Now is the moment for all school leaders- principals, central office administrators, instructional coaches, and teacher leaders to step forward and harness the expertise of all the educators on their school team to innovate, get on the same page in terms of their values and beliefs about literacy teaching and learning, and assure that today’s schools educate every child for their future.
Schools for the Future
Far too many children in today’s educational system are not successfully literate and are denied a future of health, happiness, and productivity. The discouraging statistics of systemic failure have not shifted for decades and the challenges have been amplified by the pandemic. A look inside many schools reveals elements of the past built on traditional notions of industrialization. They don’t look like dynamic places that focus on educating children for their future as global citizens in a digital world, one that requires students to be curious, have agency and demonstrate strong skills of collaboration, communication, analysis and critique.
Simple Solution or Systemic Improvement
Educators have often chased simple solutions to complex issues. There will be no single quick solution to the serious failure of our schools to assure children their human right of literacy. It will take much more than simple notions such as more phonics or another set of new standards or better books or three more days of professional development to change the constellation of factors that operate in the educational system and contribute to children’s literacy pathways. Improvement in literacy outcomes will require improvements to 12 key elements of the system for educating the children in the school (Fountas and Pinnell, 2022) to assure they influence and support each other in service of the children’s successful literacy outcomes.
A culture of teamwork in schools enables all teachers to benefit from the expertise of each other and achieve far greater results than any one person could achieve alone. Today’s schools cannot succeed with a culture of teachers in silos or cliques that jockey for their own interests; all the educators in the school own the responsibility of the success of every child. When the educators in a school work together as one team on behalf of all children, and operate with a common vision and set of values, they form a strong foundation on which to make decisions that will lead to small steps of improvement- week to week, month to month, and year to year. All members of the team work in the same direction to create coherence for teaching and learning.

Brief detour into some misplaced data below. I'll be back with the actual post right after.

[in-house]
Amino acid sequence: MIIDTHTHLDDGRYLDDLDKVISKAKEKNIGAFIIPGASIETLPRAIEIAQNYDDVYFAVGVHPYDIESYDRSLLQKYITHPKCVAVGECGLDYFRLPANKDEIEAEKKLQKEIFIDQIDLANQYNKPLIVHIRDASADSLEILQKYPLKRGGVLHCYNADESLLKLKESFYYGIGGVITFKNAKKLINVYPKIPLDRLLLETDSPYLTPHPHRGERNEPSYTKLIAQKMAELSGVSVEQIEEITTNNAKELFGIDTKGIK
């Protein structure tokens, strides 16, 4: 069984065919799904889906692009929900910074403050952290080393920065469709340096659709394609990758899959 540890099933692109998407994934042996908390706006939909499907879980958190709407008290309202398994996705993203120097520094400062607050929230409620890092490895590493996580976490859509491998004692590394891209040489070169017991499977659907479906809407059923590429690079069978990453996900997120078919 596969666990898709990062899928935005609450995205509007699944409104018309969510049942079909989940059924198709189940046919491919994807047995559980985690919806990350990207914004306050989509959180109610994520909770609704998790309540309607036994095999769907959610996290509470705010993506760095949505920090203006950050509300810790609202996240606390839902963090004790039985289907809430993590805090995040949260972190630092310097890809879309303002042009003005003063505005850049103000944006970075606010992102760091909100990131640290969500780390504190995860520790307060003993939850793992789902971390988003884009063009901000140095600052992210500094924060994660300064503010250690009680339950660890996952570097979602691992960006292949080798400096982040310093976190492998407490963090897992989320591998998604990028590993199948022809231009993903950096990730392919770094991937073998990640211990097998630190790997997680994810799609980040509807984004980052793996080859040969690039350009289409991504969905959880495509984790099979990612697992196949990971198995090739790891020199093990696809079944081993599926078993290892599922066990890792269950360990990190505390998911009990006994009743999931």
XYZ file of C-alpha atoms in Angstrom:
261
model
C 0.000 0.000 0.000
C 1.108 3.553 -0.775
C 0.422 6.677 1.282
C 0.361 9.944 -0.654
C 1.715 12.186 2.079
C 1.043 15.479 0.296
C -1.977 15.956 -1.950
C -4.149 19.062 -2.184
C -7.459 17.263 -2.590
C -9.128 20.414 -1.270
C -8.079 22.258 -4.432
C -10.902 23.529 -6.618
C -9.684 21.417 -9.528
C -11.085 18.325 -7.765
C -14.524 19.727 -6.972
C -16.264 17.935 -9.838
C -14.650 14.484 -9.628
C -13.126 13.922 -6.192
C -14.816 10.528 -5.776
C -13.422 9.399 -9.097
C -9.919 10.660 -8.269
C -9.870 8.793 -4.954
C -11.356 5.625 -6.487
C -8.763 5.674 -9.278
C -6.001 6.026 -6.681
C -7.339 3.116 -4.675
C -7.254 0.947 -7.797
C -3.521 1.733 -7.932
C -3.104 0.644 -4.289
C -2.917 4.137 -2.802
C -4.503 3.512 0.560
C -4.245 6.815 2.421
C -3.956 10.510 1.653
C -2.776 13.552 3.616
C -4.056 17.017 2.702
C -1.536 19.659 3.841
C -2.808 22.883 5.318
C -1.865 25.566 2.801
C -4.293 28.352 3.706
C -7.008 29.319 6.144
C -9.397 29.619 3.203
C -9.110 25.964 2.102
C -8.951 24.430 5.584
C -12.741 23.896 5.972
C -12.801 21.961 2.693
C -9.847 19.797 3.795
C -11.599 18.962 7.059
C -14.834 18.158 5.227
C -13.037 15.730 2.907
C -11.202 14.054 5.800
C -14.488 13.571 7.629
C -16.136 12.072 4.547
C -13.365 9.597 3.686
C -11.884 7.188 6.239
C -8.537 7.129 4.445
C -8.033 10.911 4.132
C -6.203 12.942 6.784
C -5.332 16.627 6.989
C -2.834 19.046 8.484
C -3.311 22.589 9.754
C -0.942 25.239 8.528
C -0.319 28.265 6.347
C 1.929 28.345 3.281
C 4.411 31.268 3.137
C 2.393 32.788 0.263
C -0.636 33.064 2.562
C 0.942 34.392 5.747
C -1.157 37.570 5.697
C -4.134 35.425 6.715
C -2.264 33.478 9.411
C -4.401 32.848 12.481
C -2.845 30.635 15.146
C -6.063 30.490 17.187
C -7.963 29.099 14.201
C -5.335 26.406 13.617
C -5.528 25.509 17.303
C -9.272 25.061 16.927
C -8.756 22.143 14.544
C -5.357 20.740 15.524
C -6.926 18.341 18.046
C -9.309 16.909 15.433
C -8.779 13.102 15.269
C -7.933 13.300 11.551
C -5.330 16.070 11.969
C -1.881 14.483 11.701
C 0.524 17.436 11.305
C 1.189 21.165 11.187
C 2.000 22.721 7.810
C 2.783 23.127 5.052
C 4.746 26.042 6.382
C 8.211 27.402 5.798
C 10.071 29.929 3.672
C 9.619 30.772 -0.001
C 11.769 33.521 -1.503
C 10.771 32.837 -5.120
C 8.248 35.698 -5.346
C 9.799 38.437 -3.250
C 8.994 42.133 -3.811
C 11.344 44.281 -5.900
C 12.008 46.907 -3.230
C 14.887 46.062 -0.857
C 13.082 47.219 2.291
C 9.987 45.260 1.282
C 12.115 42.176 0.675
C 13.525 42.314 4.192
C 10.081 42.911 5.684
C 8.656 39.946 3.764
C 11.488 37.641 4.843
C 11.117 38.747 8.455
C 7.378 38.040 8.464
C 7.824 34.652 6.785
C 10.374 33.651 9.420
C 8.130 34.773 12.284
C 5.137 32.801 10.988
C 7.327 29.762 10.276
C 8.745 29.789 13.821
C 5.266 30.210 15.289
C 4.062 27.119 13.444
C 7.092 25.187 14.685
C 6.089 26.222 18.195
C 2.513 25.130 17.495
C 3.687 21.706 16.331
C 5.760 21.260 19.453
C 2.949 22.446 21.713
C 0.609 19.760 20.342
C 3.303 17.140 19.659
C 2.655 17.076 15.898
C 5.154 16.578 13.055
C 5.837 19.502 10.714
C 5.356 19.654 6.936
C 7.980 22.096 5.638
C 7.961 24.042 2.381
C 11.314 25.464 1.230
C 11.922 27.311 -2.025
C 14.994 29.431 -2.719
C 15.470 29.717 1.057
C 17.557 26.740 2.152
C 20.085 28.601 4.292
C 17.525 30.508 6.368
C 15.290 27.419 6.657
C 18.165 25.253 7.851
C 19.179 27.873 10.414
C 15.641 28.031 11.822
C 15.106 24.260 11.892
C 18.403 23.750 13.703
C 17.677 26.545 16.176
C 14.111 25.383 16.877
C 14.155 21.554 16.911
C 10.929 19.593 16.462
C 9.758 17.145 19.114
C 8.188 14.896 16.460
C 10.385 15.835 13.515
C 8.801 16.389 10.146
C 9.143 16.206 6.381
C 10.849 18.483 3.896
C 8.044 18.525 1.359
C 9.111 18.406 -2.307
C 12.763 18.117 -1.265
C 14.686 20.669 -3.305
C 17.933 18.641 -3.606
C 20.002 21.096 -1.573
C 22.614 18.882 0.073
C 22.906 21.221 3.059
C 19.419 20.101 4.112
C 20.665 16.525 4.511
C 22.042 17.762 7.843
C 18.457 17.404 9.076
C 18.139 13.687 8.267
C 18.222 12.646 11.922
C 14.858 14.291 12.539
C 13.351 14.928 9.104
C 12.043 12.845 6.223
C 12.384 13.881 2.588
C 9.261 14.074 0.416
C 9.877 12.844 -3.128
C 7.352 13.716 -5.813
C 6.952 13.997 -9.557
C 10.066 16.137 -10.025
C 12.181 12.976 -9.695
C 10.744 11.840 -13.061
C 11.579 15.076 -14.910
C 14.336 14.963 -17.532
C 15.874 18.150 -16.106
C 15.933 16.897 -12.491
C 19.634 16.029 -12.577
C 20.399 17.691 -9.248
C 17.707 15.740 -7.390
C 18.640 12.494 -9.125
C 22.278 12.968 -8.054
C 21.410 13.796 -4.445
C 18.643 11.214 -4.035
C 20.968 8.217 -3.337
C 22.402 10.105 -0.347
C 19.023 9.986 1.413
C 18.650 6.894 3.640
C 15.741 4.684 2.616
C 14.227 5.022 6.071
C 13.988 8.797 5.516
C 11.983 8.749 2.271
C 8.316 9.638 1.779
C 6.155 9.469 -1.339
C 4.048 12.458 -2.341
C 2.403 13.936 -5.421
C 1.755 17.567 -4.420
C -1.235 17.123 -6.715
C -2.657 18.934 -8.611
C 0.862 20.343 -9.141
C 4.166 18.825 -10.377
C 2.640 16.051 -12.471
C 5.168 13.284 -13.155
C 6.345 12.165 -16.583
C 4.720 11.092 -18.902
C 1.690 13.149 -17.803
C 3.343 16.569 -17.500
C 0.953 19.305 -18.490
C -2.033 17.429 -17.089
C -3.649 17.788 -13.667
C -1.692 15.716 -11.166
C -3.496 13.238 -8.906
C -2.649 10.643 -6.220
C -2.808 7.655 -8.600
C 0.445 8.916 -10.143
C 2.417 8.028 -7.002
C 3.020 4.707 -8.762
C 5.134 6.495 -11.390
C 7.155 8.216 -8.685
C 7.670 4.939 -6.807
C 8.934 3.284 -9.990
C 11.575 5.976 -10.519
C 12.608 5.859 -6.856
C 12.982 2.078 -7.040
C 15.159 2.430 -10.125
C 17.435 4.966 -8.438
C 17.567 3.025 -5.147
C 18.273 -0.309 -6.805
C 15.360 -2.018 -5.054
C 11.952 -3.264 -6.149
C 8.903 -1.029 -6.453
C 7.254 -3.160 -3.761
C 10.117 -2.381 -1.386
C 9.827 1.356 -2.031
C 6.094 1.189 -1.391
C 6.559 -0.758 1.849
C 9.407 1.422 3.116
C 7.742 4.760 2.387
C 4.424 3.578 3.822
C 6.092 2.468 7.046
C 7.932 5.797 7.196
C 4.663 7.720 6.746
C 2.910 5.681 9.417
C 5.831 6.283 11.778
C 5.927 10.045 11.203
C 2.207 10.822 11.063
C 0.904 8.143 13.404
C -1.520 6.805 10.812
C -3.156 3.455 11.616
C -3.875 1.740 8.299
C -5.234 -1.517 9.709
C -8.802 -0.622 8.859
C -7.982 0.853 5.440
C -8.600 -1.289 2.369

Multidimensional Professional Learning
Deepen the expertise of the teachers by reconsidering traditional models of professional learning. One essential element of improvement that has been evident in every study of factors related to improvement in student outcomes is the expertise of the educators. Reimagine your school with a variety of opportunities for continuous collaboration and learning by teachers. Your comprehensive design might include elements such as coaching, learning walks, teacher mentors, book study groups, school visits, short virtual meetups or huddles on specific topics, or a series of bite size professional learning sessions.
Your Professional Learning Stance
Your role as lead learner will go a long way in creating a culture of professional growth in your school. Are you interested in learning about the 12 elements of systemic improvement and taking with you a variety of specific tools that you and your team can use to take small steps to school improvement?
Get a Sneak Peek!
Put together a team from your school and/or district and join Cindy Downend and me in-person or virtually for an inspirational seminar that will address the 12 elements of systemic improvement described in the new professional book – Leading for Literacy; What Every School Leader Needs to Know. You will receive many practical resources for your learning and a copy of the new book as part of your registration.
The professional book Leading for Literacy is expected for the second part of the seminar in March, though the content will be addressed throughout the seminar.